Date of this Version
Holt, N. R., Hope, D. A., Mocarski, R., Meyer, H., King, R., & Woodruff, N. (2020). The Provider Perspective on Behavioral Health Care for Transgender and Gender Nonconforming Individuals in the Central Great Plains: A Qualitative Study of Approaches and Needs. American Journal of Orthopsychiatry, 90(1), 136–146. https://doi.org/10.1037/ort0000406
Author manuscript; available in PMC 2021 January 01. Published in final edited form as: Am J Orthopsychiatry. 2020 ; 90(1): 136–146. doi:10.1037/ort0000406.
Purpose—Transgender and gender nonconforming (TGNC) individuals interact with mental health care systems at high rates and experience substantial barriers to care. Rural TGNC individuals face additional disparities in accessing appropriate mental health services. Little research has focused on the mental healthcare providers who work with TGNC individuals in underserved areas. The current study sought to describe the mental health care services delivered by providers perceived as affirming by TGNC community members in the Central Great Plains.
Methods—We conducted qualitative interviews with 10 providers to understand how providers seek cultural competency and conceptualize and work with their TGNC clients given the barriers to care.
Results—Providers held diverse theoretical orientations and described challenges to working with TGNC clients including the impact of stigma and marginalization and financial and structural barriers to care. Emphasis was placed on individualizing care, helping clients manage stigma and build resiliency, connecting clients to resources (when available) and support systems, and navigating the intersections of physical health care and mental health care such as writing letters for medical transition. Providers largely educated themselves on TGNC topics and had previous experience working with marginalized populations.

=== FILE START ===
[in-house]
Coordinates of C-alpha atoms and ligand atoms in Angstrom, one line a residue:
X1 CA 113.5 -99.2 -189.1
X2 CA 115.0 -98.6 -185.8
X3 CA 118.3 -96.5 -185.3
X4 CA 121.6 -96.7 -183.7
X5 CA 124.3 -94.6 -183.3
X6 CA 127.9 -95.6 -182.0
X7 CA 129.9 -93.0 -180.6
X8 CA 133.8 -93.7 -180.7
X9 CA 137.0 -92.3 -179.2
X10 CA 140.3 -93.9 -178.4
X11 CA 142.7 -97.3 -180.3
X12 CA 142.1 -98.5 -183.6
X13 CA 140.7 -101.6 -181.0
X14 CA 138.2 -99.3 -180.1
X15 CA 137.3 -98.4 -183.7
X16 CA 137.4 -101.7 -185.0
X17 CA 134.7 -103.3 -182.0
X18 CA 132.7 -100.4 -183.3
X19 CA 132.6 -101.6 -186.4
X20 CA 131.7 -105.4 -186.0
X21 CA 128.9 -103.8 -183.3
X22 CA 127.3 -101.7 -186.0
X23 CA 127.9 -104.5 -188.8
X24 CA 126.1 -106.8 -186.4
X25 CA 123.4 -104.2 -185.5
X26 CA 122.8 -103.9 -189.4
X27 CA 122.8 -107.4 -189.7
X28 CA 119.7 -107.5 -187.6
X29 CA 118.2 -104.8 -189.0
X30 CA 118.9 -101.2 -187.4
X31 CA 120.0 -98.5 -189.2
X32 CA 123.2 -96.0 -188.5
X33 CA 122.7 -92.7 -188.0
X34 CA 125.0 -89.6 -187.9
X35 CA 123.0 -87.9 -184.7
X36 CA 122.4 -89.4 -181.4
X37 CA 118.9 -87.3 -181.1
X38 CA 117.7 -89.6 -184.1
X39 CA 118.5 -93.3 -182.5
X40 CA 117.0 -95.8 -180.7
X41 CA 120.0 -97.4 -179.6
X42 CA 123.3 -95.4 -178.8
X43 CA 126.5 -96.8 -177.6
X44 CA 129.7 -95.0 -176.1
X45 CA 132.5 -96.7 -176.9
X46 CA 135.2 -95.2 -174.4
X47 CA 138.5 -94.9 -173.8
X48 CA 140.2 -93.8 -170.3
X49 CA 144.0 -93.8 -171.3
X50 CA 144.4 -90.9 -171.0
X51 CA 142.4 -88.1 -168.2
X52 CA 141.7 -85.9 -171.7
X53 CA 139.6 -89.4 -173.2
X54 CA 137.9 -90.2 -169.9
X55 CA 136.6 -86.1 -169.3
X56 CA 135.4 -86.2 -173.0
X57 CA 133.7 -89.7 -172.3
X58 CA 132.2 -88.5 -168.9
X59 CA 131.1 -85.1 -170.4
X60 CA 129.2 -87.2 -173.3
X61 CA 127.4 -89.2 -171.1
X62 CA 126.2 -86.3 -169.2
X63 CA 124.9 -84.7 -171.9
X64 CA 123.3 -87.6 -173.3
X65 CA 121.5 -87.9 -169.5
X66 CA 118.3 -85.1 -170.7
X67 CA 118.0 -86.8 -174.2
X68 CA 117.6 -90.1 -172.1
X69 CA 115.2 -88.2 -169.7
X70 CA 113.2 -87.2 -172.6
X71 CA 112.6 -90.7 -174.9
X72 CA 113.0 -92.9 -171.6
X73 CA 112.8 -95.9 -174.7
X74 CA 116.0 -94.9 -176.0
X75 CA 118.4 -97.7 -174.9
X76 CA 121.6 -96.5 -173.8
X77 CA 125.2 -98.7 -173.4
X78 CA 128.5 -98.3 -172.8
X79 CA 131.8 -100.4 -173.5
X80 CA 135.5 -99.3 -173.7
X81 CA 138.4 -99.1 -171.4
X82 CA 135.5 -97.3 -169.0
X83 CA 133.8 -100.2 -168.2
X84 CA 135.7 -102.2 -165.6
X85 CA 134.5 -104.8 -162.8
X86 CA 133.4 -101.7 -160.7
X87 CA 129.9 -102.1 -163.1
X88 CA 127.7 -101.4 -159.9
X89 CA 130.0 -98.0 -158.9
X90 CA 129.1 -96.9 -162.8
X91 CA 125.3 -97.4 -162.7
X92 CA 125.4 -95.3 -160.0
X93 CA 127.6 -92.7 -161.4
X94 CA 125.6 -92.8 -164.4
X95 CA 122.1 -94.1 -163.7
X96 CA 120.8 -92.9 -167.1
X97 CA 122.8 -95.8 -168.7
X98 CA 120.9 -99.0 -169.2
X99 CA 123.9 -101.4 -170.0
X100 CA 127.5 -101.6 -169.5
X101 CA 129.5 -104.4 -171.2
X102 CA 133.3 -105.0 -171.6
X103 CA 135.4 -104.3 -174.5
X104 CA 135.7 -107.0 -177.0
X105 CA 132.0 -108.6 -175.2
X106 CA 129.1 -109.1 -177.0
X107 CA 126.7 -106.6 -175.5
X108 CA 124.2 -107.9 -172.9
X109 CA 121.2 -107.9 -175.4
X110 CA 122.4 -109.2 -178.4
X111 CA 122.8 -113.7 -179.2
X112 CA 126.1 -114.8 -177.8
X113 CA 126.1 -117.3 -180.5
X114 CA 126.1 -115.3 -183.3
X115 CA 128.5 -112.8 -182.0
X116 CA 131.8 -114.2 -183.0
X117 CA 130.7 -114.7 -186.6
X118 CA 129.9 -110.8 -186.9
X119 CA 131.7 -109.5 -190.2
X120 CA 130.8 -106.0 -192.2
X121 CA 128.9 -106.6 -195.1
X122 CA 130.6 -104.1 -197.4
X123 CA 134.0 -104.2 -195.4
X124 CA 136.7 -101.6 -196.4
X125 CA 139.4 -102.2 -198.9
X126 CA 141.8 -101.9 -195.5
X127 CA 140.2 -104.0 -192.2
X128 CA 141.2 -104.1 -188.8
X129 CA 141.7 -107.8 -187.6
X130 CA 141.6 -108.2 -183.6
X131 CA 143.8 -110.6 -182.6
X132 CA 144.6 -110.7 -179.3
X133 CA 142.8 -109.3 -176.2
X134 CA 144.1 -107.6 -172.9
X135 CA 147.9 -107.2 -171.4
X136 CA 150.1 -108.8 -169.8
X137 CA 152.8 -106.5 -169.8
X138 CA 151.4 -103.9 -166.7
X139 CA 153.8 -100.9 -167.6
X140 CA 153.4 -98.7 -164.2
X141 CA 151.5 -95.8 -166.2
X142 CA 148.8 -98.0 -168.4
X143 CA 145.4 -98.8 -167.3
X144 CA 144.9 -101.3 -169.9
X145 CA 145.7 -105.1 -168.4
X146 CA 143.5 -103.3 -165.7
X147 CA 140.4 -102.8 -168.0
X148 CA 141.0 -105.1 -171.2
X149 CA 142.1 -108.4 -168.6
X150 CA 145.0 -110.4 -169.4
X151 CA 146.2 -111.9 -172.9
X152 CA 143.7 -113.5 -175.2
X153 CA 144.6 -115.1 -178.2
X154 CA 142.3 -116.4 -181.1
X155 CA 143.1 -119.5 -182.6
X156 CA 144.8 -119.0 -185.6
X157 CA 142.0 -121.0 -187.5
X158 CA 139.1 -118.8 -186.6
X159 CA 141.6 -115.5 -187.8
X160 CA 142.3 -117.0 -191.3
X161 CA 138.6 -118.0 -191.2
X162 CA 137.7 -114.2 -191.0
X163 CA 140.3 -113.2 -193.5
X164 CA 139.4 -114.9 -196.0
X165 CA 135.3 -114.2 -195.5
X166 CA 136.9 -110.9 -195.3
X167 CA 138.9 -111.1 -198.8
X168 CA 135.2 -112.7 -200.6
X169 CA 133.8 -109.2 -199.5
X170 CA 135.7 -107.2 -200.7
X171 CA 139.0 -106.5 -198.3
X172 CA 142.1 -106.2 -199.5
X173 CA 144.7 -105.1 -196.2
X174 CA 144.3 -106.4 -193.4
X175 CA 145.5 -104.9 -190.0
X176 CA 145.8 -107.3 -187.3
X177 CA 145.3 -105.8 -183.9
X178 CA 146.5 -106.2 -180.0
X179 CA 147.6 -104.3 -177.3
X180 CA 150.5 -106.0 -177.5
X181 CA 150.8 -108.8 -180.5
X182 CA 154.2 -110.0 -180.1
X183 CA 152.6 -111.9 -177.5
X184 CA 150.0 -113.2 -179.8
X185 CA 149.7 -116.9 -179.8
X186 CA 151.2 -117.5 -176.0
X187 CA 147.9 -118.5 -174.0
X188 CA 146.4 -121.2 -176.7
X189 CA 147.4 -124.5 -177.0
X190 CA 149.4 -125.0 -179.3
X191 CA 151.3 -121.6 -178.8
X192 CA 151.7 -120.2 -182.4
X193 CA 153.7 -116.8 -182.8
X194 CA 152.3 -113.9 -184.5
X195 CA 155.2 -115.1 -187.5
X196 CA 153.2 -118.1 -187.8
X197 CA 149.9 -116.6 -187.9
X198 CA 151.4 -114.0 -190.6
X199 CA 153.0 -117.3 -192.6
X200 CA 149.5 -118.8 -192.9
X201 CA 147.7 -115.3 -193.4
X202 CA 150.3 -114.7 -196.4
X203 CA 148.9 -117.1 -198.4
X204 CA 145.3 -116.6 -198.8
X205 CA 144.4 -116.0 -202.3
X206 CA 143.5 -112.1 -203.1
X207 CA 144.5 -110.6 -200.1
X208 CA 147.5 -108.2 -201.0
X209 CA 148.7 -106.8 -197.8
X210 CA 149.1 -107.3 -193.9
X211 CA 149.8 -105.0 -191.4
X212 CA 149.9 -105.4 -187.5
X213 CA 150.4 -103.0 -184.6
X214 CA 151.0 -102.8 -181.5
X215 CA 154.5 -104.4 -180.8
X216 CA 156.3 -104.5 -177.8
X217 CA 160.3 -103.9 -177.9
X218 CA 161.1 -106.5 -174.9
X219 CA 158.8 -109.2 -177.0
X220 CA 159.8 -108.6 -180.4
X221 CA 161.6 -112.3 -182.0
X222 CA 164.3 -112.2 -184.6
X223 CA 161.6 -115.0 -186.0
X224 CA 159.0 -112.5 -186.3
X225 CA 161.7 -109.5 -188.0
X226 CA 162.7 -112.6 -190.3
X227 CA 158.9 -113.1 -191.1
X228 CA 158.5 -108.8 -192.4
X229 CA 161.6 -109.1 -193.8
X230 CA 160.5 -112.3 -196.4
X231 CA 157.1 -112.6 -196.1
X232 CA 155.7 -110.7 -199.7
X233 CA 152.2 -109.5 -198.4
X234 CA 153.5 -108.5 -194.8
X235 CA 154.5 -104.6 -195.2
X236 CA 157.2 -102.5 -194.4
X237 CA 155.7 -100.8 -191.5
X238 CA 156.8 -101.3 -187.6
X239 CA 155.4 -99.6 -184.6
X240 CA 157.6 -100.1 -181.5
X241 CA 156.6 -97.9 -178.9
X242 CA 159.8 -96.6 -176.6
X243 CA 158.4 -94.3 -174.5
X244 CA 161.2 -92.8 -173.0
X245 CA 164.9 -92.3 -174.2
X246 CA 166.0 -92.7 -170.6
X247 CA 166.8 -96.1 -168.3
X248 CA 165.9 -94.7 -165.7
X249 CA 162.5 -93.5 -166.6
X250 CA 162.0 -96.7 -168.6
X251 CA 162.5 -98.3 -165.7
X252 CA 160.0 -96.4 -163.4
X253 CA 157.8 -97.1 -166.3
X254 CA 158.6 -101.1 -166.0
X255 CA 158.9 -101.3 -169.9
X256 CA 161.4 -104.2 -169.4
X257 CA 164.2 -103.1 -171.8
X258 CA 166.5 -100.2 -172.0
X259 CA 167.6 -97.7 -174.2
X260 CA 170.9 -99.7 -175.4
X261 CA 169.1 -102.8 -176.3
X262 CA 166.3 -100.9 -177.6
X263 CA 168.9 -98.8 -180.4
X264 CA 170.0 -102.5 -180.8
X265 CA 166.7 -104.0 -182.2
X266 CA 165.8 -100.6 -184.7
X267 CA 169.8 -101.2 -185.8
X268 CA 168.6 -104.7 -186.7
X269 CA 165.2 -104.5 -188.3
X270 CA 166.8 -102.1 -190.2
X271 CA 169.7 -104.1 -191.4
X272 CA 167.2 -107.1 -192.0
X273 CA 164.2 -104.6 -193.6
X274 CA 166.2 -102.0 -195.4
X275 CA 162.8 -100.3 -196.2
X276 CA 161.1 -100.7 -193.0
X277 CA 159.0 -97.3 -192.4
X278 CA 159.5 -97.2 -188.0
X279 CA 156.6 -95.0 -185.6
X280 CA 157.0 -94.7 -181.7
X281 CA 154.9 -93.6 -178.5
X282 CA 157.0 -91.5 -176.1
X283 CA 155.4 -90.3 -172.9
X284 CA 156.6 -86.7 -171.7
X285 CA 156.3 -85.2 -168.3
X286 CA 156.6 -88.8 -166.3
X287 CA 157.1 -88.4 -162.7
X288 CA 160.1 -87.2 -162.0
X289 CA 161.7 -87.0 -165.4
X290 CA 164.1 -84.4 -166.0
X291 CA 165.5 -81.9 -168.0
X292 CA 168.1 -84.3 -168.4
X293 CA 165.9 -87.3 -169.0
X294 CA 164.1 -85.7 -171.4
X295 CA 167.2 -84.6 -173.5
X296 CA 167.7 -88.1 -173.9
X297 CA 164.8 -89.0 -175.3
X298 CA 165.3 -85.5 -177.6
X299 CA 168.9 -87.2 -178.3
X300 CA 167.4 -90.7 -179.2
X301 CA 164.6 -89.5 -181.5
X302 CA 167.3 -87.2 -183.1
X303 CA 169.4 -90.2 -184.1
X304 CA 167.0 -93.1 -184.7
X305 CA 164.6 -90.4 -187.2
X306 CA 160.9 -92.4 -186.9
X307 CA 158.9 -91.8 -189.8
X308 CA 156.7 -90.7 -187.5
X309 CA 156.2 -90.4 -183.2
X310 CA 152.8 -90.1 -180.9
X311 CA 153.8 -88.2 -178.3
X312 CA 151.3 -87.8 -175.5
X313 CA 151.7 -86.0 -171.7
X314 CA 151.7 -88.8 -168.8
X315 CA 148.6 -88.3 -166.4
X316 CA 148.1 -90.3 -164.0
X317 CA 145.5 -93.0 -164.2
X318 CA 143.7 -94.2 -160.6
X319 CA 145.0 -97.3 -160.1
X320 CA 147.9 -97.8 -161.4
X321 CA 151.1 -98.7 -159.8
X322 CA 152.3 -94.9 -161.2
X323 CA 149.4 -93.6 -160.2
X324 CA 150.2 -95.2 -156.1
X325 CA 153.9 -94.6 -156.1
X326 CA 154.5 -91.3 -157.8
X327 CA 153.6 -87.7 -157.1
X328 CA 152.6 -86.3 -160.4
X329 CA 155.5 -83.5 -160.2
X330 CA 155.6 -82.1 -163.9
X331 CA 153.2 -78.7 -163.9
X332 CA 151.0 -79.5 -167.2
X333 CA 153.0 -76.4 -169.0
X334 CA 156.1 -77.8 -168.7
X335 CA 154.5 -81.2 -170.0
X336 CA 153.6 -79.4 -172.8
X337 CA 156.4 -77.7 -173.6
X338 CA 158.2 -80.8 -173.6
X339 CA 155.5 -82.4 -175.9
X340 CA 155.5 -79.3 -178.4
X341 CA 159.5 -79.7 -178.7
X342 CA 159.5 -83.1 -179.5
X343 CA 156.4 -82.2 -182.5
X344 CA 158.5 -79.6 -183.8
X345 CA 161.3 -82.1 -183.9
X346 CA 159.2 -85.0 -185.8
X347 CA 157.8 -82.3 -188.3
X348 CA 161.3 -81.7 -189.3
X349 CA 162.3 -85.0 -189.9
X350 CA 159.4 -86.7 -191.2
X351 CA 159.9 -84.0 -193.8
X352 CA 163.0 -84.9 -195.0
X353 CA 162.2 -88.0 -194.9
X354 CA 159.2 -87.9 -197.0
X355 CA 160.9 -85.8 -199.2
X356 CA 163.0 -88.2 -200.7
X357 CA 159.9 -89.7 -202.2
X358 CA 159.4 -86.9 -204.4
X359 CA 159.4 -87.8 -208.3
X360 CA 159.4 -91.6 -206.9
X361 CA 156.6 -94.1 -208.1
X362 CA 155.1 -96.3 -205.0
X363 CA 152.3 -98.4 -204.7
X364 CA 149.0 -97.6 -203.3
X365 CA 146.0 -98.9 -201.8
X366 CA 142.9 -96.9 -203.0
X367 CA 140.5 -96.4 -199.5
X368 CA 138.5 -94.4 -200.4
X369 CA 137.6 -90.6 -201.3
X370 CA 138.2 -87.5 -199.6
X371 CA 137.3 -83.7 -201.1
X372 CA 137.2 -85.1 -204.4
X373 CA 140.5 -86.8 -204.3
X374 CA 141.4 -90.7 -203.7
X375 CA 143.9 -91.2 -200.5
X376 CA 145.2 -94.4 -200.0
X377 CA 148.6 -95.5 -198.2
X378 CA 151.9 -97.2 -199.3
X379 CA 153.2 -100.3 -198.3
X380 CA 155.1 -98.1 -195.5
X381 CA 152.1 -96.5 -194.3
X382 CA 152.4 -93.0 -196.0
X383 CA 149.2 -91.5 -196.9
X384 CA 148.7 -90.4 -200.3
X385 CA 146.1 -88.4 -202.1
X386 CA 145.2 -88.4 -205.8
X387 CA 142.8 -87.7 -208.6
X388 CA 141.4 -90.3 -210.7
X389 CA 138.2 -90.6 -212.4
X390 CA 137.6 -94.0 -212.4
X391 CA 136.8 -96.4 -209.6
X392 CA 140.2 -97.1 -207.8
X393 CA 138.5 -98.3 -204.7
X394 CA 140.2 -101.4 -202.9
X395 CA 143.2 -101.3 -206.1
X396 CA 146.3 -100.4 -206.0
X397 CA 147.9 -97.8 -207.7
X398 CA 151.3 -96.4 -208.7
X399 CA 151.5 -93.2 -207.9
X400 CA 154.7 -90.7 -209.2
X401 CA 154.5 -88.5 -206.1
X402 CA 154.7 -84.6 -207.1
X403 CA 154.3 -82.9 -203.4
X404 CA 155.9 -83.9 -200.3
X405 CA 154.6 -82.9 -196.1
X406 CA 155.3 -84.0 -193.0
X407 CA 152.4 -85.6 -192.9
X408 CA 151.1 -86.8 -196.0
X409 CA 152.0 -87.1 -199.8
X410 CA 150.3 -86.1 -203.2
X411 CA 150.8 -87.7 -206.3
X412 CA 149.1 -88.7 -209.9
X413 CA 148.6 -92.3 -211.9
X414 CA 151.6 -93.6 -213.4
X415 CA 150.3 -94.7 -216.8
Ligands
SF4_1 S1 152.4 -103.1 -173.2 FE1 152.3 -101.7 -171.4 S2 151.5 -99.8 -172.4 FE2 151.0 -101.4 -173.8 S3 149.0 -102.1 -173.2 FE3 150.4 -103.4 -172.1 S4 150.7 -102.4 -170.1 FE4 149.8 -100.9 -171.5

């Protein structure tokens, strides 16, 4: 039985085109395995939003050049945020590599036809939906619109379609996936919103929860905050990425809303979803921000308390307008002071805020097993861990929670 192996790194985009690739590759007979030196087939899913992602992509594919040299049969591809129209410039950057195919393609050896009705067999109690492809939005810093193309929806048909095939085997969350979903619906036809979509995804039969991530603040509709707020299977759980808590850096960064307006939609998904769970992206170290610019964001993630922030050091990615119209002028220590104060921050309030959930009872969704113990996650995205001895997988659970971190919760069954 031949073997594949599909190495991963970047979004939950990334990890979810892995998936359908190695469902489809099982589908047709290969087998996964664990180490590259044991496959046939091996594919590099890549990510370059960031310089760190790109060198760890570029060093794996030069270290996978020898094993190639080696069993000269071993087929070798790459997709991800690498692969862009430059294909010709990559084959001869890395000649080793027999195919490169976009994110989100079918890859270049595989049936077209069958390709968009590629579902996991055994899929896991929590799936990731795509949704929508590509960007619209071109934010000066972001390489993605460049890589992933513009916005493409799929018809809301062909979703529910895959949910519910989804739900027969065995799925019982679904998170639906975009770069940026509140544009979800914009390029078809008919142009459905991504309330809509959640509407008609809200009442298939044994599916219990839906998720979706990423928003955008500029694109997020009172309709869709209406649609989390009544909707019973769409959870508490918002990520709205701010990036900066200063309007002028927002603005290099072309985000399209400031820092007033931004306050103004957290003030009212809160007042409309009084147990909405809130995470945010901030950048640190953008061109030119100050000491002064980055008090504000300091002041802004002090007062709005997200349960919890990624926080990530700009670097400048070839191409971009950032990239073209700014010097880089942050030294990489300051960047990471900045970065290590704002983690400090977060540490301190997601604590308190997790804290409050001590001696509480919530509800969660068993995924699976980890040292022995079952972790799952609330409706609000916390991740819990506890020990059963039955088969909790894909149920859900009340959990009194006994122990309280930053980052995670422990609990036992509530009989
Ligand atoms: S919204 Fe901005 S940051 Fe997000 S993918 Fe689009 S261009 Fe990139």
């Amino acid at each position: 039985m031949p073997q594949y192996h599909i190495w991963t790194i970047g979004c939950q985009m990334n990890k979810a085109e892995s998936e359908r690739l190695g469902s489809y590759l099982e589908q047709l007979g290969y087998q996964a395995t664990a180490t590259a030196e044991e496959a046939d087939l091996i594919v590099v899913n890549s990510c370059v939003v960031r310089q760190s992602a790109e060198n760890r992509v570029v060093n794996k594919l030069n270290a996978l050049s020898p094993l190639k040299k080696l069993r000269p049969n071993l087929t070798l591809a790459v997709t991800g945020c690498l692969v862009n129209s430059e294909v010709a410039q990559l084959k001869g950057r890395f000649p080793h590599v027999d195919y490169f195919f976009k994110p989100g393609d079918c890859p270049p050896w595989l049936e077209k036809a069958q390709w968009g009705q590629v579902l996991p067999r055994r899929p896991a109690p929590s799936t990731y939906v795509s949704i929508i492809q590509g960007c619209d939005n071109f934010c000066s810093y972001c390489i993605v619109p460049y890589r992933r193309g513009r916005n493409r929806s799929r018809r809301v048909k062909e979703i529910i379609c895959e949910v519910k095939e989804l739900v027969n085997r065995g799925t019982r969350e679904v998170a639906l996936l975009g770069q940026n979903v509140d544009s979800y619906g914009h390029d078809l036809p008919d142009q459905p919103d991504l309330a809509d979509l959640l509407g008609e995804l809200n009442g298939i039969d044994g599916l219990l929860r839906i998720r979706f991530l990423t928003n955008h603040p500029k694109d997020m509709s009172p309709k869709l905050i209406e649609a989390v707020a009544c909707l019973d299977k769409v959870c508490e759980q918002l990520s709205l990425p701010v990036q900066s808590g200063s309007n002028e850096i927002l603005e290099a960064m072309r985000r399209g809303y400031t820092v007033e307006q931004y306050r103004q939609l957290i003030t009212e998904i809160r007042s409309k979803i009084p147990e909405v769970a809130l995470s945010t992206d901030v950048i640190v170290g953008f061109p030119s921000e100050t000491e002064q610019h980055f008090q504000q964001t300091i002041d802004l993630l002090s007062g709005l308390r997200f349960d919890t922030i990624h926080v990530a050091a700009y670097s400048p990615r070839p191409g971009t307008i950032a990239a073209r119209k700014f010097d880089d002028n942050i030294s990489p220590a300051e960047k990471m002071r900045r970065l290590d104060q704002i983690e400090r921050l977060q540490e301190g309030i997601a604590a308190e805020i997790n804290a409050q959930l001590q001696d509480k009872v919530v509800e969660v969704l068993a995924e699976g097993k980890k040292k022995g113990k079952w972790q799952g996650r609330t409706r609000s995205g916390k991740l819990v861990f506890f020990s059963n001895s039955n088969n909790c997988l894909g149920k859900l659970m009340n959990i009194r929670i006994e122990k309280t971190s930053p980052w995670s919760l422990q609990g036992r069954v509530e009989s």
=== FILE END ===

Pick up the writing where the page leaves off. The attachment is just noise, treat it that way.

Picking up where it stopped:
Conclusions—Overall, the providers’ approaches to working with TGNC clients mapped on to models of cultural competency but few providers described their work in the context of an evidence-based model. Implications for increasing the quality and availability of mental health care services for TGNC individuals in underserved areas are discussed.
Public Policy Statement—Affirming mental healthcare providers working with transgender and gender nonconforming (TGNC) clients in underserved areas strive towards cultural competency, but lack of resources and structural barriers to care prohibit wide dissemination of affirming evidence-based care. This study highlights the need for increased research and evidence-informed policy regarding the delivery of mental health services to TGNC individuals in underserved areas.
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